Iacocca urges import limits Want Japan held to fixed percentage of U.S. auto market.

October 16, 1991|By New York Times

AUBURN HILLS, MICH. XHC MPB — AUBURN HILLS, Mich. -- Lee A. Iacocca says that the Big Three automakers should consider promoting federal legislation zTC to limit the Japanese car industry to a fixed percentage of the American market.

Speaking at the dedication of Chrysler Corp.'s $1 billion technology center outside Detroit, Iacocca, Chrysler's chairman, said yesterday: "We've never favored a complete restriction, but we'll have to decide our collective position. We have to deal with our own self-interests. At some point, you have to decide what you stand for."

The nation is "out of the electronics business, the VCR business and soon we could be out of the car business," he added.

Iacocca said he had not discussed the idea with executives of Ford Motor Co. and General Motors Corp. or the Bush administration.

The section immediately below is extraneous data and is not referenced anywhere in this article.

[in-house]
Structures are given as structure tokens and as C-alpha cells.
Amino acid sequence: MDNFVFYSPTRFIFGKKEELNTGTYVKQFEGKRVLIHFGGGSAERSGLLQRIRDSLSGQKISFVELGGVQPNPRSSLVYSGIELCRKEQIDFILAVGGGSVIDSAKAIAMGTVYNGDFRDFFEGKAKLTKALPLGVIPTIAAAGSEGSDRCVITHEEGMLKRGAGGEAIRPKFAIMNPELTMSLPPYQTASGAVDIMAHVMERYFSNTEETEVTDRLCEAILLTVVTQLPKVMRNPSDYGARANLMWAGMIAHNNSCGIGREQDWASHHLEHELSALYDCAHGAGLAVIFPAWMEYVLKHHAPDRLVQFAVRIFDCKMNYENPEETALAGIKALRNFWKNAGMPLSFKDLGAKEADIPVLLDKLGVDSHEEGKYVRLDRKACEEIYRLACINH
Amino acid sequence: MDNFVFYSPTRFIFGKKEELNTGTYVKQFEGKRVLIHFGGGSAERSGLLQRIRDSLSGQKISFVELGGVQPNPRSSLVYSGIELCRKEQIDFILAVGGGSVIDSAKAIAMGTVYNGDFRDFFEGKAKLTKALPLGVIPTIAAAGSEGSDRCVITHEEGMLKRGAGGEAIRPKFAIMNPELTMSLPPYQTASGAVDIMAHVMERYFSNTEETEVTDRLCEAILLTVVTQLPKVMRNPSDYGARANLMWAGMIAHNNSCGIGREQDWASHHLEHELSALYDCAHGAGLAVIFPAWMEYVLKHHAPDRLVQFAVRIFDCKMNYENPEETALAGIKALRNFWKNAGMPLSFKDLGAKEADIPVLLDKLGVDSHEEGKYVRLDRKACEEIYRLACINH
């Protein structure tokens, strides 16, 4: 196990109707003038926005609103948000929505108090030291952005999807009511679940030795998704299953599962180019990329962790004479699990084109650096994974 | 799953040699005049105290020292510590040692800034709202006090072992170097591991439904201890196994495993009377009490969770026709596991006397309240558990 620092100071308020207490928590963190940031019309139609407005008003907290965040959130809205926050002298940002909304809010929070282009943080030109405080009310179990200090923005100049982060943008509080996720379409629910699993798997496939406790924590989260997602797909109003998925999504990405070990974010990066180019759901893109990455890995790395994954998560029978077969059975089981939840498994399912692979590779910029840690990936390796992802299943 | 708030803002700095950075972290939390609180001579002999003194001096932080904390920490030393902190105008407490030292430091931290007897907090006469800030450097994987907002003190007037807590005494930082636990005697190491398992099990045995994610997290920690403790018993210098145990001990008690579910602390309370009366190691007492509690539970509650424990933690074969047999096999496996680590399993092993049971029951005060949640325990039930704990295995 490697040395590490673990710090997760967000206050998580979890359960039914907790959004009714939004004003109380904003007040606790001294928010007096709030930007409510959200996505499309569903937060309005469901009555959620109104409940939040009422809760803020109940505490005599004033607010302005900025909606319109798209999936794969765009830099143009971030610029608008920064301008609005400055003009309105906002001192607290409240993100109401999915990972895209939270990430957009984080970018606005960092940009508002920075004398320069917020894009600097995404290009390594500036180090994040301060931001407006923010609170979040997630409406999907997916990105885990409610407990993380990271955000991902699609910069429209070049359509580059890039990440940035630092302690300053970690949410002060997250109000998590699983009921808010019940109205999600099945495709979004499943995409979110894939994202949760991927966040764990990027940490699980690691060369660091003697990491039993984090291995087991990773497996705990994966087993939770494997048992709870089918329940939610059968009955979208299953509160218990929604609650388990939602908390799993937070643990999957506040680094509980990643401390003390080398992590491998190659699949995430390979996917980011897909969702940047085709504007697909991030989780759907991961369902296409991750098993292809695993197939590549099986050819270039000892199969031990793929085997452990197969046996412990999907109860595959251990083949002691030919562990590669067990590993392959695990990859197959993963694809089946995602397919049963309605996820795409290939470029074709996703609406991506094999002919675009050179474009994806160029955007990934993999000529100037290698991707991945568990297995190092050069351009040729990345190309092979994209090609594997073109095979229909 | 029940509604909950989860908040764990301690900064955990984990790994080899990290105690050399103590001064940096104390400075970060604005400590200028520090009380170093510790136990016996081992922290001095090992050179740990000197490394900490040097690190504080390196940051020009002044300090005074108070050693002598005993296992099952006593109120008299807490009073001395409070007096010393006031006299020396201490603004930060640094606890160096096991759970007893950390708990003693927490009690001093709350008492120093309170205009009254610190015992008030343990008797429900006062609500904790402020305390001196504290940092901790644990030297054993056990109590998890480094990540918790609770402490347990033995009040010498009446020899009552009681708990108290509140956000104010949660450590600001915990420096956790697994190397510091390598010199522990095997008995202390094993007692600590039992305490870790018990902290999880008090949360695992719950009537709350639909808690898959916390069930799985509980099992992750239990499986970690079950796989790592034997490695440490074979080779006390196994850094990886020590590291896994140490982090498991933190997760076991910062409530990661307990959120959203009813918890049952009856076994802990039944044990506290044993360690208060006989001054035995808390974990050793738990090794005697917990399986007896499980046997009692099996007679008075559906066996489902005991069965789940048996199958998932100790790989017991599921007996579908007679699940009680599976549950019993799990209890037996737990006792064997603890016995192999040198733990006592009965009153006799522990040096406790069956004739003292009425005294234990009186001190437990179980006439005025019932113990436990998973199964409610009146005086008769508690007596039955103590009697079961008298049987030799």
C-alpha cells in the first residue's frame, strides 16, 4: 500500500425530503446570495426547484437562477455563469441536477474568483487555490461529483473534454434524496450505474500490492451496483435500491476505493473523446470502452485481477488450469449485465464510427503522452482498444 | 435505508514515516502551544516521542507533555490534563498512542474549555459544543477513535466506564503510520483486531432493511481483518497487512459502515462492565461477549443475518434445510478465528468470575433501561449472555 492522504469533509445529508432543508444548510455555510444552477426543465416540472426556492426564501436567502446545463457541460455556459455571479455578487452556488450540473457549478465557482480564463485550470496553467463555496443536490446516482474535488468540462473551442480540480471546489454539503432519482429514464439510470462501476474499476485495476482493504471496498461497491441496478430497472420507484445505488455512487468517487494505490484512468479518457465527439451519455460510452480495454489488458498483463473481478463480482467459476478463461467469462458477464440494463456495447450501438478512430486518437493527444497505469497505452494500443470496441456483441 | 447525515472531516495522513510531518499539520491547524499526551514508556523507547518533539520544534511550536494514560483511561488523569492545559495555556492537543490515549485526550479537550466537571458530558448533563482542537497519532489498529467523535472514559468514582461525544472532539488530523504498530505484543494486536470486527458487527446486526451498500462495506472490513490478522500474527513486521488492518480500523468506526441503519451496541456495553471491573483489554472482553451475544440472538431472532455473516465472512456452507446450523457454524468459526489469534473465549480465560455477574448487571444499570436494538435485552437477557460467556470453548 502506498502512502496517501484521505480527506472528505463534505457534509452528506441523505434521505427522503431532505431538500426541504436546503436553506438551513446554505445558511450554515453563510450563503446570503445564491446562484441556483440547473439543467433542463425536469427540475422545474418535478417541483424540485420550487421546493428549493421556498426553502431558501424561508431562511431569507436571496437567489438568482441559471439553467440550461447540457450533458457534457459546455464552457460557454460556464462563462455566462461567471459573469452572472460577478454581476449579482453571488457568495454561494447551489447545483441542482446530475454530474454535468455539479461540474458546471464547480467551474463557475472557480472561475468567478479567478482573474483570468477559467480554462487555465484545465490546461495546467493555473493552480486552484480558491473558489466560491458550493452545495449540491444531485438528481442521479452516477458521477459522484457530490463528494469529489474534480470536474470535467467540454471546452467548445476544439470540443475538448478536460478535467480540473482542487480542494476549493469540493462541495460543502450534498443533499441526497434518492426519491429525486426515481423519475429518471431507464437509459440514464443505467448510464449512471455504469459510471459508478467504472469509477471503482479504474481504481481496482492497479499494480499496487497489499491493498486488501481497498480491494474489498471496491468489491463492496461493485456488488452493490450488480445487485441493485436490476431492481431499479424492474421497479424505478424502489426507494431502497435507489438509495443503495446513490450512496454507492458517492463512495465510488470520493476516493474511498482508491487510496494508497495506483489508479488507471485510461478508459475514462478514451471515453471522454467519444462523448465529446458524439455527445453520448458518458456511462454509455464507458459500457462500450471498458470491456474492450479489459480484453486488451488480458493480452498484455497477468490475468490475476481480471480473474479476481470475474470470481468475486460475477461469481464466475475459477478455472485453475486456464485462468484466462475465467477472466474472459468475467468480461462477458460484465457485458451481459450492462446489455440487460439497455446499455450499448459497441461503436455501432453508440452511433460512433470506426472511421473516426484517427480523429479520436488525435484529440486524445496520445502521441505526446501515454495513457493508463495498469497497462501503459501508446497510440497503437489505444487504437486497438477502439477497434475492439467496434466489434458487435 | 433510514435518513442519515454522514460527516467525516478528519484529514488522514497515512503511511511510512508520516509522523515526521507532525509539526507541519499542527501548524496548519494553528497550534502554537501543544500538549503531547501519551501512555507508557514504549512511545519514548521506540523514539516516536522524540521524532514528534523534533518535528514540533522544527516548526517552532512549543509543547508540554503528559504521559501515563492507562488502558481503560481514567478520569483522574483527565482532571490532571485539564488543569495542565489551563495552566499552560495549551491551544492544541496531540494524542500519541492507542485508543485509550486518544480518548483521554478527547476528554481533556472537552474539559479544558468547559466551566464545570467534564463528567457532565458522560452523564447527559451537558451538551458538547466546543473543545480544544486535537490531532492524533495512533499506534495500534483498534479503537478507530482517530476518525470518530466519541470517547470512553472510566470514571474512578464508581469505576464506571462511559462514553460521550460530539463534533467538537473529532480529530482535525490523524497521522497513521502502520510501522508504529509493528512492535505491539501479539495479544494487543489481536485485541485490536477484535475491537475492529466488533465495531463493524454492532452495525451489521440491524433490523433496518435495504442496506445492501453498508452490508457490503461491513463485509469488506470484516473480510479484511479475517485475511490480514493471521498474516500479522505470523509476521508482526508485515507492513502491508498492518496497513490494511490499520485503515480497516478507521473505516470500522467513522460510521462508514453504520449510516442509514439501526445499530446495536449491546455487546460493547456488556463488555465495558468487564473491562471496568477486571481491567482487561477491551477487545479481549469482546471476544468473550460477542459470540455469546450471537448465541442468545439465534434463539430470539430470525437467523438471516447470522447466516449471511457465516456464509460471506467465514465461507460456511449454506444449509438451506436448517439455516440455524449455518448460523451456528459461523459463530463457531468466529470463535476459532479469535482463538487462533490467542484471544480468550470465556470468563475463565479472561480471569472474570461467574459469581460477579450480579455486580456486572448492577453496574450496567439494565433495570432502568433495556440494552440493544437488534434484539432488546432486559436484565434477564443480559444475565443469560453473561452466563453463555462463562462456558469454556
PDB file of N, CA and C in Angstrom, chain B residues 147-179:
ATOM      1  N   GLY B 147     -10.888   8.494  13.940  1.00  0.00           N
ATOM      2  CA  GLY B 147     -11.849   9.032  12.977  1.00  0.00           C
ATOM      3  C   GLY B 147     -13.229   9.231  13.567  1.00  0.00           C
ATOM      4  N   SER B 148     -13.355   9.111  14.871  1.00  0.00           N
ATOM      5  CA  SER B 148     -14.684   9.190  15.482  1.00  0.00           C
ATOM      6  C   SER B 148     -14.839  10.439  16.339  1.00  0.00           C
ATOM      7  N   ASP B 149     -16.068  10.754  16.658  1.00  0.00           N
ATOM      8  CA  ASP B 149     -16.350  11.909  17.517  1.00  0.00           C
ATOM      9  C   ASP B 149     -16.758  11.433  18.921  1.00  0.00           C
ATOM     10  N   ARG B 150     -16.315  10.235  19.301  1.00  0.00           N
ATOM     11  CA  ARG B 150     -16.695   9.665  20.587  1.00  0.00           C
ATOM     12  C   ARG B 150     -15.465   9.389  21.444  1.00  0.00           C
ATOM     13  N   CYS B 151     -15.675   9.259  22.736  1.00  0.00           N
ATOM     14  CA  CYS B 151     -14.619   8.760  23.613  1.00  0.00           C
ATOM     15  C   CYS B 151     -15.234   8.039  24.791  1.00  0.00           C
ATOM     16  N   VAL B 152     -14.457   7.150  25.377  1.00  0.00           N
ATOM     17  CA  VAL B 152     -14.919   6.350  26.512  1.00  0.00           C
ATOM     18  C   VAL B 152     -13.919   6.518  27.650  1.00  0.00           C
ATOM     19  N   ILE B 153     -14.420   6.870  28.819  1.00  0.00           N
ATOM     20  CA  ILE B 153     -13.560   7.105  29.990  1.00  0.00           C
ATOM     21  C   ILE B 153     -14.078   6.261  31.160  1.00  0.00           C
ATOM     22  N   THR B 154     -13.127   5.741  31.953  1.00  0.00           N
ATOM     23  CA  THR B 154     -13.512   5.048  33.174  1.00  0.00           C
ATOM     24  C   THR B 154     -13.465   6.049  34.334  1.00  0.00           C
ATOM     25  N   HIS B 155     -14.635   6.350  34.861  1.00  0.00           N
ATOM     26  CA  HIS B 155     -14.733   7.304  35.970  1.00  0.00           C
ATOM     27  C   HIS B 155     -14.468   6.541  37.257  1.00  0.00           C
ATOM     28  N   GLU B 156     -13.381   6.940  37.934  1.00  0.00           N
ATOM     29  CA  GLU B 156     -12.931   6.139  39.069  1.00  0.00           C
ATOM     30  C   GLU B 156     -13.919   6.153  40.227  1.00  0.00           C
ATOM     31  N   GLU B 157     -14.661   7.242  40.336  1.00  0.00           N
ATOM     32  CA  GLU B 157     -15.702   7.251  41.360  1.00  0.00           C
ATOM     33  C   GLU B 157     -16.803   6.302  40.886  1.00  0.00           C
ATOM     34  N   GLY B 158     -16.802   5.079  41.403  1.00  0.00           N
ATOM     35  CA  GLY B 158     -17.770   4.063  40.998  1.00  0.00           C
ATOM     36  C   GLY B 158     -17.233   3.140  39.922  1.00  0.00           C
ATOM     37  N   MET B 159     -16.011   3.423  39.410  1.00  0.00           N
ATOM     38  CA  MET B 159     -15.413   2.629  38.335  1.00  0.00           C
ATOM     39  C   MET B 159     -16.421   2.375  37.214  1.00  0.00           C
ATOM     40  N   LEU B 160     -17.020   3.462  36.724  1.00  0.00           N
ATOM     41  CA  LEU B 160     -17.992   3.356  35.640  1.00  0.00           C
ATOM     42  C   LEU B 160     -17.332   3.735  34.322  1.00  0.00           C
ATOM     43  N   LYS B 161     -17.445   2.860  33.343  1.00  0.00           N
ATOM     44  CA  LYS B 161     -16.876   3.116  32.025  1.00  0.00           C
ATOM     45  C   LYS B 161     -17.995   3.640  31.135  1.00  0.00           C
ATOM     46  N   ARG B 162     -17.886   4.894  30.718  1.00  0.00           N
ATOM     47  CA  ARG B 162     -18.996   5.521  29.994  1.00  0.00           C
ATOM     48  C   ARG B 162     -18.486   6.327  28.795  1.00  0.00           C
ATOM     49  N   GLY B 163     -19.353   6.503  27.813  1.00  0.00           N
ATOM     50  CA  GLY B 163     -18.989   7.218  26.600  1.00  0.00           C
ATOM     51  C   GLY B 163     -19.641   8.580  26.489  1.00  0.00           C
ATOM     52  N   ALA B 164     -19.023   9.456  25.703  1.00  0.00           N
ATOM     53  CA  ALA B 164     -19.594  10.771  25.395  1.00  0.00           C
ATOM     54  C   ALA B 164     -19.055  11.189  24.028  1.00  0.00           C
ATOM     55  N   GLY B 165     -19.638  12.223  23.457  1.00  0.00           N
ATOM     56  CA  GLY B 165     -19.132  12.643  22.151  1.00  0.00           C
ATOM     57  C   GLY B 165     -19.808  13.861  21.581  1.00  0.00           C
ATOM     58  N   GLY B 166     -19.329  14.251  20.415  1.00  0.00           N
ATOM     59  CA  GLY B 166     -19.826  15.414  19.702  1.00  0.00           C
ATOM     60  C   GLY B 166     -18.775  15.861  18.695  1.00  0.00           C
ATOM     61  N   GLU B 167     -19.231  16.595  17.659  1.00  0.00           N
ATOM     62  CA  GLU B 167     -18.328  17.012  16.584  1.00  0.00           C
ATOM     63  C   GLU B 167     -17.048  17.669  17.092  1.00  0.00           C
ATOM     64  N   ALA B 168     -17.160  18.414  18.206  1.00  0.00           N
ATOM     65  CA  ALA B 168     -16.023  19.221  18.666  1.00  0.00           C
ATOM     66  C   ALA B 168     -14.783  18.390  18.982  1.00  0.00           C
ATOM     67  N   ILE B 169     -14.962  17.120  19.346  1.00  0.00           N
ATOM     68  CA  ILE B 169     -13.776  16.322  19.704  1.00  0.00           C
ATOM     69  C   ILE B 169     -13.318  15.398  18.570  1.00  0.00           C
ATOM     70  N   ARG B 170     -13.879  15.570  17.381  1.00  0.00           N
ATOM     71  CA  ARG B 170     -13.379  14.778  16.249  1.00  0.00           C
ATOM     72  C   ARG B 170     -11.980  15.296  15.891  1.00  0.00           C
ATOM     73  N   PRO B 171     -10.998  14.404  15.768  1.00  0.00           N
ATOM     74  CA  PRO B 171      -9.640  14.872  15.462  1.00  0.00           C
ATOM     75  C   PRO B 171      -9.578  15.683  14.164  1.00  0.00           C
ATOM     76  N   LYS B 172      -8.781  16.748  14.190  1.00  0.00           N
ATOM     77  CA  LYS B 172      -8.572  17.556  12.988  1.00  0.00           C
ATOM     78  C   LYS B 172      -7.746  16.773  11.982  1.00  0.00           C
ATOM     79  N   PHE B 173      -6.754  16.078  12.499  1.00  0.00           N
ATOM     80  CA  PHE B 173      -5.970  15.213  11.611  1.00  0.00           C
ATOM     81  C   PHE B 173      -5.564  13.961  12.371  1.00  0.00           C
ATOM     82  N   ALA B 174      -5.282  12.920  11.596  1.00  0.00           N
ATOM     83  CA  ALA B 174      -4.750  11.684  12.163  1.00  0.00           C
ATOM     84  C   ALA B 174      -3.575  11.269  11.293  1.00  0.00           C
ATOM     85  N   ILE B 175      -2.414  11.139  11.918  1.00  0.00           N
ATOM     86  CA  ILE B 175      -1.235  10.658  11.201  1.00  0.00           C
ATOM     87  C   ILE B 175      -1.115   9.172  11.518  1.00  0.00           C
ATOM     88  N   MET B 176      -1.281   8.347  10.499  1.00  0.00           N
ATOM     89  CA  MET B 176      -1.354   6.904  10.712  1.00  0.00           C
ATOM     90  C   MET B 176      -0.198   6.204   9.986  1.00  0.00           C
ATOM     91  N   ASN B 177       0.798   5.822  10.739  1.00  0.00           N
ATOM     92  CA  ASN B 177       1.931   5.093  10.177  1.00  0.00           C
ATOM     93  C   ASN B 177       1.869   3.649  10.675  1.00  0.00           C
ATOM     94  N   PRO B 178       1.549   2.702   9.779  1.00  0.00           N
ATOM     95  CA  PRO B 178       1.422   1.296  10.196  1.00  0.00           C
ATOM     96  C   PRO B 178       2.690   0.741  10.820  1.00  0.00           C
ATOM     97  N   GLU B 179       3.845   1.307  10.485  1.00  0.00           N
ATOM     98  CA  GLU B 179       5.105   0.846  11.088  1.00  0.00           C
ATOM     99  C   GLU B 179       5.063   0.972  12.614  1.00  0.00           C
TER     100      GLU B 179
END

A GM spokesman said he was not aware of any such proposal under consideration by the company, and a Ford official did not provide an immediate response to a telephone call seeking comment.

The Chrysler chairman's remarks seemed to be motivated by a growing sense of desperation that Japanese competition and a weak economy were mortally wounding the nation's largest manufacturing industry.

A limit of market share, like the 16 percent cap imposed last summer by the European Community through 1999, would cover all cars and trucks sold by Japanese manufacturers, including those assembled at American factories, or transplants, like Honda Motor Co.'s plant in Marysville, Ohio.

Japanese producers now sell about 31 percent of the cars sold in the United States.

It was not immediately clear yesterday how Iacocca's proposal would treat Japanese components, which are found in most domestic models, or vehicles built in joint-venture plants but sold by domestic manufacturers. General Motors' Geo Prizm car, for example, is built in Fremont, Calif., but has an engine made by Toyota Motor Corp.

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